Credit: NASA – Van Allen Probe
Space probes definition
Types of space probes
Some space probes make a fly by, getting near a space object. Others are called orbiters, that go into orbit around a space object such as a planet or moon. Landers make a touchdown on the surface of a space object and rovers are designed to move on the surface.
Many successful flyby’s took place to space objects such as Venus, Mercury, Jupiter, Saturn, Uranus and Neptune. Several orbiters visited Venus and Mars, landers have reached the moon, Venus, Mars, Saturn’s moon – Titan, asteroids Eros and Itokawa and comer Churyumov – Gerasimenko. Rovers have explored the surface of the Moon and Mars.
History of space probes
- In 1962, Mariner 2 was the first successful planetary probe and flew past Venus.
- In 1965, Mariner 4 got the first close-up images of Mars .
- In 1972, Pioneer 10 flew past Jupiter, studied its radiation and magnetic field and discovered its liquid interior before heading out of the solar system.
- In 1973, Pioneer 10 flew past Jupiter and Saturn.
- In 1974, Mariner 10 flew by Mercury and Venus. It was also the first spacecraft to use the gravitational pull of one planet (Venus) to reach another (Mercury), and the first spacecraft mission to visit two planets.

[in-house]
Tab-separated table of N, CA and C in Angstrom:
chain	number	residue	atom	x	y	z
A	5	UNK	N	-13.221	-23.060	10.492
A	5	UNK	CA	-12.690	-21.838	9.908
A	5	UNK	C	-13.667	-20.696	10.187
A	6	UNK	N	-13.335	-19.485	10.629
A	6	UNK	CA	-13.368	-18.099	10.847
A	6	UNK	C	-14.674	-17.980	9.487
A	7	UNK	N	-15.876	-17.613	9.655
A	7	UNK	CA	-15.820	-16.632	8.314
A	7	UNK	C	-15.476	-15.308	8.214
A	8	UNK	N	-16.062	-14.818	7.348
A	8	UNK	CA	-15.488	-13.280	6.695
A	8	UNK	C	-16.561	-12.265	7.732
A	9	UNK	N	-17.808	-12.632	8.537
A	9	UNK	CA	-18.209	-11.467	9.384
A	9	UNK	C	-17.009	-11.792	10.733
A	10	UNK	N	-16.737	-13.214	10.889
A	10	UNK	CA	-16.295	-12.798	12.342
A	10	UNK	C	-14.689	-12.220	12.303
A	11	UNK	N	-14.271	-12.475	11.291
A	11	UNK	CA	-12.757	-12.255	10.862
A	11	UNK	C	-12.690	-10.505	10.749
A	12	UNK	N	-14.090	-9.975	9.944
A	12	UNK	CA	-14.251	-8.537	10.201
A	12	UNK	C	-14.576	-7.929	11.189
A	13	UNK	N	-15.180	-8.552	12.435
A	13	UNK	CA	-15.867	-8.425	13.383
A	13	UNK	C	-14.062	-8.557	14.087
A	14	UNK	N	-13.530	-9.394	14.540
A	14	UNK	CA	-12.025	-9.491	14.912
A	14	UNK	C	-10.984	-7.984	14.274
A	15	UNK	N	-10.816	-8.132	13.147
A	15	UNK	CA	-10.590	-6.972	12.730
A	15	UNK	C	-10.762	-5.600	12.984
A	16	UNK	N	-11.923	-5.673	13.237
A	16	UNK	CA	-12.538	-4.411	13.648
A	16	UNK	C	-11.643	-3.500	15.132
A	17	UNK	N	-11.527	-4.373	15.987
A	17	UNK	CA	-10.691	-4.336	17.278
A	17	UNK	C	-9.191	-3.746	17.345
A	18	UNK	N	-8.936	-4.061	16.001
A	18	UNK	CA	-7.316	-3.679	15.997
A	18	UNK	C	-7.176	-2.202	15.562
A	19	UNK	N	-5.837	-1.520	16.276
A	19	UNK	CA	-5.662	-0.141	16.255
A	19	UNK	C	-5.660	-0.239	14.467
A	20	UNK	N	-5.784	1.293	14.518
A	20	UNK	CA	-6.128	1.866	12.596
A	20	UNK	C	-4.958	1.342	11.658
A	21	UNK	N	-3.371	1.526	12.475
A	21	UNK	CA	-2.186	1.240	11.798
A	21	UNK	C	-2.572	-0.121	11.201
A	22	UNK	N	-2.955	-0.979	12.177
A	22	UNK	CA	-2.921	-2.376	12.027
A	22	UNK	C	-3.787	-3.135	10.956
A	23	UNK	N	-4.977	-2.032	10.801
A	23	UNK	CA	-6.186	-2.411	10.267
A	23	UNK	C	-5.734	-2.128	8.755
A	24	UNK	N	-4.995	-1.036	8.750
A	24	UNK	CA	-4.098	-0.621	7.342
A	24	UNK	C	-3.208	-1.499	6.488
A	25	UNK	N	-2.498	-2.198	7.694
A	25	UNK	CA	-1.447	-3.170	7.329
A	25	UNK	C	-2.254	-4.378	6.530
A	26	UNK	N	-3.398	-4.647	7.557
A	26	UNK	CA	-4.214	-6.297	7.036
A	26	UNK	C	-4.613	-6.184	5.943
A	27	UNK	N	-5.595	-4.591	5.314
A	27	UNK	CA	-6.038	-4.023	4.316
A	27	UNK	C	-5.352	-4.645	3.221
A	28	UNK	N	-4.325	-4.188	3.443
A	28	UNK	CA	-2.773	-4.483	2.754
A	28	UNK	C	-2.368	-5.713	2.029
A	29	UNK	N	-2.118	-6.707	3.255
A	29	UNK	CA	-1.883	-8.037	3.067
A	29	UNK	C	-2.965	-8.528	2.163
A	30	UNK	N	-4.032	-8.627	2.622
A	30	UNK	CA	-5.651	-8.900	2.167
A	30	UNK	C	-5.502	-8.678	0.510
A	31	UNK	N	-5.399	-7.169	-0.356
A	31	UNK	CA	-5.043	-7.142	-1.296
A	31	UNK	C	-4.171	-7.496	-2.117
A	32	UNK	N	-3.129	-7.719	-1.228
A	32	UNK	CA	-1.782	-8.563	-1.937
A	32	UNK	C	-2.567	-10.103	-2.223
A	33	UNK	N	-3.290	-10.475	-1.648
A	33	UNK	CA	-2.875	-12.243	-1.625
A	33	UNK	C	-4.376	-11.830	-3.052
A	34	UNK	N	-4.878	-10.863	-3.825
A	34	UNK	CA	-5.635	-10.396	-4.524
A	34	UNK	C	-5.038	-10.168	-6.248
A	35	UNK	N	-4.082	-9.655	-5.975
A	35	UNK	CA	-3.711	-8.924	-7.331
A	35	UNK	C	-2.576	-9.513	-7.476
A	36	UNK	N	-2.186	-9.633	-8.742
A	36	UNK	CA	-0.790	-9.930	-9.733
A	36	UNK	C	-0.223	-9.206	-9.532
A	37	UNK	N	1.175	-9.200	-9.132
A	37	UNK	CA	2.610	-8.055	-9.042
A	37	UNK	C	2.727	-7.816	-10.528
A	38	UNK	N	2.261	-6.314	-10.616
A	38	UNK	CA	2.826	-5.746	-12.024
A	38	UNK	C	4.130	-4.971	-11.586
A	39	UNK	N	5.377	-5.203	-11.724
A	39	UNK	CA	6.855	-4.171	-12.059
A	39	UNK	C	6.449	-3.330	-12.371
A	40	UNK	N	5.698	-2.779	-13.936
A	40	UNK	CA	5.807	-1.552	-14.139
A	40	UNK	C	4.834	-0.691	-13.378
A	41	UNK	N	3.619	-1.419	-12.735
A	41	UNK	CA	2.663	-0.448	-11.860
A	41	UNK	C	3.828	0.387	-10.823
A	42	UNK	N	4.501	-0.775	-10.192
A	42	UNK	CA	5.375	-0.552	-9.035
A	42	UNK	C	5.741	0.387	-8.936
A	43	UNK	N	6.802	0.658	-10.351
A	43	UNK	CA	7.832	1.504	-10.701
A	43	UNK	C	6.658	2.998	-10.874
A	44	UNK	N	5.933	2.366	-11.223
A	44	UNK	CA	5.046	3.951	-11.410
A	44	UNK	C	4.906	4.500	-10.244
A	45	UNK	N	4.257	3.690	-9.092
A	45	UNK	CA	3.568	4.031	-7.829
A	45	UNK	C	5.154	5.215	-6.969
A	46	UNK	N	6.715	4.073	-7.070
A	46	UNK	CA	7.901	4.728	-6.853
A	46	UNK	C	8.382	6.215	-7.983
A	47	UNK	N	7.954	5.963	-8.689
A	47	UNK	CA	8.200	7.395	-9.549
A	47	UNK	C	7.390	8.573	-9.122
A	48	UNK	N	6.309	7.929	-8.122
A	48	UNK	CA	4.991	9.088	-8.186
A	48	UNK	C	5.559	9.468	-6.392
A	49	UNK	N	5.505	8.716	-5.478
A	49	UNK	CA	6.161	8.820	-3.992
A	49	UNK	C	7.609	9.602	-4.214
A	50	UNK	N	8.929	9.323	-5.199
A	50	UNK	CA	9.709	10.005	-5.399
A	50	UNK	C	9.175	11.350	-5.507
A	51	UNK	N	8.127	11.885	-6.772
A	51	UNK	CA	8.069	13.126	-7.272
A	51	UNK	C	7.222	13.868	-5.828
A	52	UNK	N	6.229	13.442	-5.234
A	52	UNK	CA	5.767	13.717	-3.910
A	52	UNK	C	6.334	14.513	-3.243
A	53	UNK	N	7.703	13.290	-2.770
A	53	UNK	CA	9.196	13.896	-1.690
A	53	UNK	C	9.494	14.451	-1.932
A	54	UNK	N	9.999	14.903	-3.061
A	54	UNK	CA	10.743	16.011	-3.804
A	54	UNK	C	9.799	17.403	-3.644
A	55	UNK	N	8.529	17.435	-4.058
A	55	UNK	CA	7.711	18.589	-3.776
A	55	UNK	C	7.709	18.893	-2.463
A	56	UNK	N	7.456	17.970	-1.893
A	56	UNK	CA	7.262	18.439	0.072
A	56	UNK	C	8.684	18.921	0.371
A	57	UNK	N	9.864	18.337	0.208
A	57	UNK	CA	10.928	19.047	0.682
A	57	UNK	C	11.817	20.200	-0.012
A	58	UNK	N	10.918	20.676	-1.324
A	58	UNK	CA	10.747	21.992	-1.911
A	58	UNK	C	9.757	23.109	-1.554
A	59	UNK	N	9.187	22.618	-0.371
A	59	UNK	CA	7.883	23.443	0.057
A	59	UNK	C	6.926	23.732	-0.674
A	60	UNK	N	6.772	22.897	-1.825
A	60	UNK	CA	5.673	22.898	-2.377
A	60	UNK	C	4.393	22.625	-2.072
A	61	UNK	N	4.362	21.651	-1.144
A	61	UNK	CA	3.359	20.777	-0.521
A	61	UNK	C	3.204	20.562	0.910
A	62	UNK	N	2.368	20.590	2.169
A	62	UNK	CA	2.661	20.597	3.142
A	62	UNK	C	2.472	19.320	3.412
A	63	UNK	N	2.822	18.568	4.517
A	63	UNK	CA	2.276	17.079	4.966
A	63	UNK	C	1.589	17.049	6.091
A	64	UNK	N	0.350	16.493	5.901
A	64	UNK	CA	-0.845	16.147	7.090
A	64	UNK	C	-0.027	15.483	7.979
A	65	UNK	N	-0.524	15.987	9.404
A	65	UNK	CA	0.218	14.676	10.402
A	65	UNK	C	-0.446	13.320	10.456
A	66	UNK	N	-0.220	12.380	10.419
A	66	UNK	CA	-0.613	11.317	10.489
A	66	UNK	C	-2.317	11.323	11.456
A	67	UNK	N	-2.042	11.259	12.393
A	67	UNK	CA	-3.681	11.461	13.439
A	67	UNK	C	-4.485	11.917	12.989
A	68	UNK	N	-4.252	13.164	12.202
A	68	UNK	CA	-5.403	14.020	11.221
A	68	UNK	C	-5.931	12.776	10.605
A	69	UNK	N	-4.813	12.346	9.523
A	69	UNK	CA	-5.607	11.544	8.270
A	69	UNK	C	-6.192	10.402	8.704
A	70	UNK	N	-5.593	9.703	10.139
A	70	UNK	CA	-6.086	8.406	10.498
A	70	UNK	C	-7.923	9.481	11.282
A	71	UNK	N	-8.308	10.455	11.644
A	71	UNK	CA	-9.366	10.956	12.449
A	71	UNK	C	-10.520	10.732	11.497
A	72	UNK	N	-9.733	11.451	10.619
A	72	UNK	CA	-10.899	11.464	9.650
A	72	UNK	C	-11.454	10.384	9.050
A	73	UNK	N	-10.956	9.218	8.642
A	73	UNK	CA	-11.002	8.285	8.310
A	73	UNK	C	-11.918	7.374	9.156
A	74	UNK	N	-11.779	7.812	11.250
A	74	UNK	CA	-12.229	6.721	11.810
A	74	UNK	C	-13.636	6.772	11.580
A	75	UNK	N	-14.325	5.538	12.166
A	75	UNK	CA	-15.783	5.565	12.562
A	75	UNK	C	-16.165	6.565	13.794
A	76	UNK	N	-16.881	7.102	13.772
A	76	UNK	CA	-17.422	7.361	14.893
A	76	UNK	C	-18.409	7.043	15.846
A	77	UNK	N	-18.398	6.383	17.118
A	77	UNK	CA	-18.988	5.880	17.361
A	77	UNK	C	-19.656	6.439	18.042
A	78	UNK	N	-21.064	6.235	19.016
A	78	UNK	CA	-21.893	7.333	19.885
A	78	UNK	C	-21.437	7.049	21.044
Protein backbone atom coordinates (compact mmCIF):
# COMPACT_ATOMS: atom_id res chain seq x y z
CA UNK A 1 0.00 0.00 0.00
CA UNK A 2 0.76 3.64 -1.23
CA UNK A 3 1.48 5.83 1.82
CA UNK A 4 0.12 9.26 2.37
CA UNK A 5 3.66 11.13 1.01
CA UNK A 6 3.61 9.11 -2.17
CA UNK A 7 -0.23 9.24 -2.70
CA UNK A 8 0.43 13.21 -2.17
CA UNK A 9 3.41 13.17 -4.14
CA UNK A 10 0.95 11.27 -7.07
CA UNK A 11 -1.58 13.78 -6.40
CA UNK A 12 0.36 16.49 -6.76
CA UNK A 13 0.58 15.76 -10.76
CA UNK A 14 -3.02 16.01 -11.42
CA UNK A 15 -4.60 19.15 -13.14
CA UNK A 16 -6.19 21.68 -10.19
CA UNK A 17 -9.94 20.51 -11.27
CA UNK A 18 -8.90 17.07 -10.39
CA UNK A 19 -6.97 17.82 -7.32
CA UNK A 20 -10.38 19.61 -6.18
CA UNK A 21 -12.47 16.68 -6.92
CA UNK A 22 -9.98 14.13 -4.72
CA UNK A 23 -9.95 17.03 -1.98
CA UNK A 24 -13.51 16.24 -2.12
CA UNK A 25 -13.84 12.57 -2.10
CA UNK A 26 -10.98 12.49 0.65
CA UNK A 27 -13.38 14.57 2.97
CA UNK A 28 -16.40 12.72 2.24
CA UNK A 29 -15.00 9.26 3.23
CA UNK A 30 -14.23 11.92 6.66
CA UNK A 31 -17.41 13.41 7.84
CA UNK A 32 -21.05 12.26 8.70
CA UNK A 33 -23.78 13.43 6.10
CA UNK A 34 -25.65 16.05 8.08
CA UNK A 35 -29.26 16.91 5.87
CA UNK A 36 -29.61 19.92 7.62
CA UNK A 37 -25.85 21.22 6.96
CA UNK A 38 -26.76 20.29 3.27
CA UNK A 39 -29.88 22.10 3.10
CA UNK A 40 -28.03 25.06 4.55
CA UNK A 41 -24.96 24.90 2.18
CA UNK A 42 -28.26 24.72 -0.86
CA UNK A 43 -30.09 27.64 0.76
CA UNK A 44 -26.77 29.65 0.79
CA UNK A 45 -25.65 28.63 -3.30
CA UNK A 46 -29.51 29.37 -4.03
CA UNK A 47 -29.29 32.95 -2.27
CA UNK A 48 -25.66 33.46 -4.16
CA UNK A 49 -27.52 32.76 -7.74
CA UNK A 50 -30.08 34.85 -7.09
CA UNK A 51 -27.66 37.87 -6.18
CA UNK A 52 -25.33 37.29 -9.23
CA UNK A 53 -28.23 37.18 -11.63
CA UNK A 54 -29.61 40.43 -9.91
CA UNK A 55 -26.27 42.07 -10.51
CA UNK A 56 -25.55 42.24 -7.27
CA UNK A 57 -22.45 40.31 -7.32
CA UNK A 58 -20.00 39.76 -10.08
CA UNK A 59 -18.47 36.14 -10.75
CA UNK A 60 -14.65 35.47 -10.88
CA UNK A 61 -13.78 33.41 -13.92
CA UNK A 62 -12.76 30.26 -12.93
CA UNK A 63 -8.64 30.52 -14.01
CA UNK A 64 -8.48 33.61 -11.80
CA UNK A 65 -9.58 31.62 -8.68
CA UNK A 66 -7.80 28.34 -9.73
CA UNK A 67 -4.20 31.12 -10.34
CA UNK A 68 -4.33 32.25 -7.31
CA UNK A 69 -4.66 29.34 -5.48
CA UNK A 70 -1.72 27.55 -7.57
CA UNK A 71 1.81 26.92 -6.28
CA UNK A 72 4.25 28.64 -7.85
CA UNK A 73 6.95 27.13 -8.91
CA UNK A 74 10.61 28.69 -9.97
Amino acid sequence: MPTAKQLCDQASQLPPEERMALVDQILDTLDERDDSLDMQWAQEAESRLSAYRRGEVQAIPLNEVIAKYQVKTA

- In 1976, USA’s Viking 1 and 2 landed on Mars and returned images of the surface.
- In 1979, Pioneer 11 was the first to visit Saturn.
- Voyager 1 and 2 were sent to study the outer Solar System. Voyager 1 made the historic entry into interstellar space, the region between stars, filled with material ejected by the death of nearby stars millions of years ago. Voyager 2 passed by Jupiter in 1979, Saturn in 1981, Uranus in 1986, Neptune in 1989 and entered interstellar space in 2018. Both voyagers used the “slingshot” effect to hurl them over from Jupiter’s gravity towards Saturn.
- In 1985, the International Cometary Explorer (ICE) made the first flyby of a comet, and passed by Giacobini–Zinner.
- In 1991, the Galileo space probe made the first flyby of asteroids, which imaged both 951 Gaspra (in 1991) and 243 Ida (in 1993) on its way to Jupiter.
- In 1997, US Sojourner was the first Mars Rover.
- In 2015, the New Horizon Probe flew by Pluto.
How do probes save fuel?
Probes with missions to explore distant space objects save fuel using the “slingshot” theory. Probes may use a nearby planet gravity to catapult them on their way, such as the Mariner 10.
What happens to probes in space?
Most space probes are not designed to return to Earth. Some probes are still in space sending data to mankind. For example current active missions incude:
- Voyager 1 and 2 launched in 1977 are in interstellar space and expected to beam back data past 2020 as they travel out of the solar system.
- The Pioneers 10 and 11 are now at the edge of the Solar system and may reach the vicinity of the Star Aldebran in about 2 million years.
Probes continue in space unless they collide with a piece of space object.